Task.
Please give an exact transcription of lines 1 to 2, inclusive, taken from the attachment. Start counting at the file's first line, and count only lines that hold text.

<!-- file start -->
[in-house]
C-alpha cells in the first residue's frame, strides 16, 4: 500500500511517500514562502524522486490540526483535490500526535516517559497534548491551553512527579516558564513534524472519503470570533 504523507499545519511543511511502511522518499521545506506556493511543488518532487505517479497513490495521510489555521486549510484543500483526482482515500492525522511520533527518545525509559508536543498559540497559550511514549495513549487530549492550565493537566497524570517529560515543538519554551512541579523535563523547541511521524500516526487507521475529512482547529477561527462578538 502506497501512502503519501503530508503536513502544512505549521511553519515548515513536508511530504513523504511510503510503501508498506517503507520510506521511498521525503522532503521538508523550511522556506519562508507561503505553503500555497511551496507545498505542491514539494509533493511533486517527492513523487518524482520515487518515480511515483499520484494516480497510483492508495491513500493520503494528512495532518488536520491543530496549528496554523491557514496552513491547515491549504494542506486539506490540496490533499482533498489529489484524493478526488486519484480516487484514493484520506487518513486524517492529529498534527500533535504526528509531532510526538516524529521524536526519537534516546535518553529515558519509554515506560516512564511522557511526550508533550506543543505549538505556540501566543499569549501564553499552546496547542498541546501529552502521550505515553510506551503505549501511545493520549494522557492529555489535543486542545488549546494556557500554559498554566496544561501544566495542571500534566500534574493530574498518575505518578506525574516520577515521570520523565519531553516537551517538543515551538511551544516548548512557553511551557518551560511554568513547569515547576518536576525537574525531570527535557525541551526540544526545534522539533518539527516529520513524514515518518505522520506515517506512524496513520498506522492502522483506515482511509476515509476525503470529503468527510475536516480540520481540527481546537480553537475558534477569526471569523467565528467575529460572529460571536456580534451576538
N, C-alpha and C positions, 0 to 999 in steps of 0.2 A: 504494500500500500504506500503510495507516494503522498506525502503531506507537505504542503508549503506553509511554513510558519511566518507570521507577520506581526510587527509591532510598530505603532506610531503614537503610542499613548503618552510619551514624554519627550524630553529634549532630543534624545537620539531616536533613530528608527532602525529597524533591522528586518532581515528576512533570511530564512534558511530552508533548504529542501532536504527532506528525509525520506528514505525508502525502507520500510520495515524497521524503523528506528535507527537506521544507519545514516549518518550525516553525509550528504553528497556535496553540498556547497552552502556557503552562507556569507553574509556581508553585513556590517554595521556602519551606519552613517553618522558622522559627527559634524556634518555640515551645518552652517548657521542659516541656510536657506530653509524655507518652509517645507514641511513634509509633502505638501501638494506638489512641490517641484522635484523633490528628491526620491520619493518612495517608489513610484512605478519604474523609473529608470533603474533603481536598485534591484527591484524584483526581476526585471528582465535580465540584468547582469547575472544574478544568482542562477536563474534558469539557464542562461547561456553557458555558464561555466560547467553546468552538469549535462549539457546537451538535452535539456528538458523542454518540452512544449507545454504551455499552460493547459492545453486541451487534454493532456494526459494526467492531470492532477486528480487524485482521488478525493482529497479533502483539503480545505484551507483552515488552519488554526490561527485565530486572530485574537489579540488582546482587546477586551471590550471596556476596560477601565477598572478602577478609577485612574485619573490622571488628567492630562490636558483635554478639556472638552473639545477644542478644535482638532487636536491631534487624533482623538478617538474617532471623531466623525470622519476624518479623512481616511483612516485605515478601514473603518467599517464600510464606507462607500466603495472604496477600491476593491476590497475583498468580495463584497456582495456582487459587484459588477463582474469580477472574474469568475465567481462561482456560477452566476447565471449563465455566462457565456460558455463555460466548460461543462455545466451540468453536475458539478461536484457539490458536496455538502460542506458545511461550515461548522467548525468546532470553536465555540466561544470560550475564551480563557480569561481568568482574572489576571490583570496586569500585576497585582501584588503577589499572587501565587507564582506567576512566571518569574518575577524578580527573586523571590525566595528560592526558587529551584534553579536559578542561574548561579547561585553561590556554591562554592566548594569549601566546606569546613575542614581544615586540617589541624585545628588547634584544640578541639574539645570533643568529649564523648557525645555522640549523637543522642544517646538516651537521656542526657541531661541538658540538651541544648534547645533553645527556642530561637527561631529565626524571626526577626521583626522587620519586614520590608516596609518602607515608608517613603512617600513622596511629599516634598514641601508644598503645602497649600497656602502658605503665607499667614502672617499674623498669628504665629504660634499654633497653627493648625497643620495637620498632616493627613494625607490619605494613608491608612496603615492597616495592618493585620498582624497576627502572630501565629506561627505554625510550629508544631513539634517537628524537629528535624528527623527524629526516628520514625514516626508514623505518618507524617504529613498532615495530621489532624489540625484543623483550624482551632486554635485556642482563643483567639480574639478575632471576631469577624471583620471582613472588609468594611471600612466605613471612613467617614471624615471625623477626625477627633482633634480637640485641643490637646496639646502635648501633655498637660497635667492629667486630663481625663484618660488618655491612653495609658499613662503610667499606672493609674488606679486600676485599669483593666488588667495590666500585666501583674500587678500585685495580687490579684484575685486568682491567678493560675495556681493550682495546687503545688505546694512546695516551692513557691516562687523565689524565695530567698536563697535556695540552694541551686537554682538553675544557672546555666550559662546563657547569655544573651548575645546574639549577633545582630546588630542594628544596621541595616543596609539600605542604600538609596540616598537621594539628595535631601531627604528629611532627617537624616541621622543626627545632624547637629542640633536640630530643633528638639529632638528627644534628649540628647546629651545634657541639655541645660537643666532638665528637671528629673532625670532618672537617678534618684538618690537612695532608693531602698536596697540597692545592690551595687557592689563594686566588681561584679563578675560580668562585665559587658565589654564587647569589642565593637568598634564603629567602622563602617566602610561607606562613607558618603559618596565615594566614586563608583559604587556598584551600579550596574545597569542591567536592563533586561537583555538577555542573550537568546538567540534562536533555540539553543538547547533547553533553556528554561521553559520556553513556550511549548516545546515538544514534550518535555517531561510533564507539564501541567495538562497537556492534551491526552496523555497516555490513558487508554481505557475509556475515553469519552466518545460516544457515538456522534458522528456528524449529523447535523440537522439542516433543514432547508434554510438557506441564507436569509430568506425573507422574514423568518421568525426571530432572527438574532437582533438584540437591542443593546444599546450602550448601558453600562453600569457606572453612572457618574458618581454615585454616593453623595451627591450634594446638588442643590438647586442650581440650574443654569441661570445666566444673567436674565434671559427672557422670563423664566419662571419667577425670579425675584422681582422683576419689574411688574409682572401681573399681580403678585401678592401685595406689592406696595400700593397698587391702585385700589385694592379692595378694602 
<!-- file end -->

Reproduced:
[in-house]
C-alpha cells in the first residue's frame, strides 16, 4: 500500500511517500514562502524522486490540526483535490500526535516517559497534548491551553512527579516558564513534524472519503470570533 504523507499545519511543511511502511522518499521545506506556493511543488518532487505517479497513490495521510489555521486549510484543500483526482482515500492525522511520533527518545525509559508536543498559540497559550511514549495513549487530549492550565493537566497524570517529560515543538519554551512541579523535563523547541511521524500516526487507521475529512482547529477561527462578538 502506497501512502503519501503530508503536513502544512505549521511553519515548515513536508511530504513523504511510503510503501508498506517503507520510506521511498521525503522532503521538508523550511522556506519562508507561503505553503500555497511551496507545498505542491514539494509533493511533486517527492513523487518524482520515487518515480511515483499520484494516480497510483492508495491513500493520503494528512495532518488536520491543530496549528496554523491557514496552513491547515491549504494542506486539506490540496490533499482533498489529489484524493478526488486519484480516487484514493484520506487518513486524517492529529498534527500533535504526528509531532510526538516524529521524536526519537534516546535518553529515558519509554515506560516512564511522557511526550508533550506543543505549538505556540501566543499569549501564553499552546496547542498541546501529552502521550505515553510506551503505549501511545493520549494522557492529555489535543486542545488549546494556557500554559498554566496544561501544566495542571500534566500534574493530574498518575505518578506525574516520577515521570520523565519531553516537551517538543515551538511551544516548548512557553511551557518551560511554568513547569515547576518536576525537574525531570527535557525541551526540544526545534522539533518539527516529520513524514515518518505522520506515517506512524496513520498506522492502522483506515482511509476515509476525503470529503468527510475536516480540520481540527481546537480553537475558534477569526471569523467565528467575529460572529460571536456580534451576538